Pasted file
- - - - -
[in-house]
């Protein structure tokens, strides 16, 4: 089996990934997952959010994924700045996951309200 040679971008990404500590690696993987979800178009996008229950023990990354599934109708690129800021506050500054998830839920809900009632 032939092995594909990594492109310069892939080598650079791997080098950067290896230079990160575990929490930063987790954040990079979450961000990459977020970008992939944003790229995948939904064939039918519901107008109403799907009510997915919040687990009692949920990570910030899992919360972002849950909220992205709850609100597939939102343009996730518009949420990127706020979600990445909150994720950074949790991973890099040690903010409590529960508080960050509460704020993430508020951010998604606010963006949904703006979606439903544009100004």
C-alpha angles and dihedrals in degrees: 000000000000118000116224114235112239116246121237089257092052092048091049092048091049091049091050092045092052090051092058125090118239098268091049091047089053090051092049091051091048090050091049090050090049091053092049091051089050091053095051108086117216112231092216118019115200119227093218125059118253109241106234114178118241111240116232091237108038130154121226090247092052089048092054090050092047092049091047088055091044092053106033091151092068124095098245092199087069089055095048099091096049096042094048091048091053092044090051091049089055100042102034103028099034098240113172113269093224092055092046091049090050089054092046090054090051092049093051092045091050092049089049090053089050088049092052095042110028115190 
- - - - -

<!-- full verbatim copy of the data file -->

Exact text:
[in-house]
């Protein structure tokens, strides 16, 4: 089996990934997952959010994924700045996951309200 040679971008990404500590690696993987979800178009996008229950023990990354599934109708690129800021506050500054998830839920809900009632 032939092995594909990594492109310069892939080598650079791997080098950067290896230079990160575990929490930063987790954040990079979450961000990459977020970008992939944003790229995948939904064939039918519901107008109403799907009510997915919040687990009692949920990570910030899992919360972002849950909220992205709850609100597939939102343009996730518009949420990127706020979600990445909150994720950074949790991973890099040690903010409590529960508080960050509460704020993430508020951010998604606010963006949904703006979606439903544009100004």
C-alpha angles and dihedrals in degrees: 000000000000118000116224114235112239116246121237089257092052092048091049092048091049091049091050092045092052090051092058125090118239098268091049091047089053090051092049091051091048090050091049090050090049091053092049091051089050091053095051108086117216112231092216118019115200119227093218125059118253109241106234114178118241111240116232091237108038130154121226090247092052089048092054090050092047092049091047088055091044092053106033091151092068124095098245092199087069089055095048099091096049096042094048091048091053092044090051091049089055100042102034103028099034098240113172113269093224092055092046091049090050089054092046090054090051092049093051092045091050092049089049090053089050088049092052095042110028115190 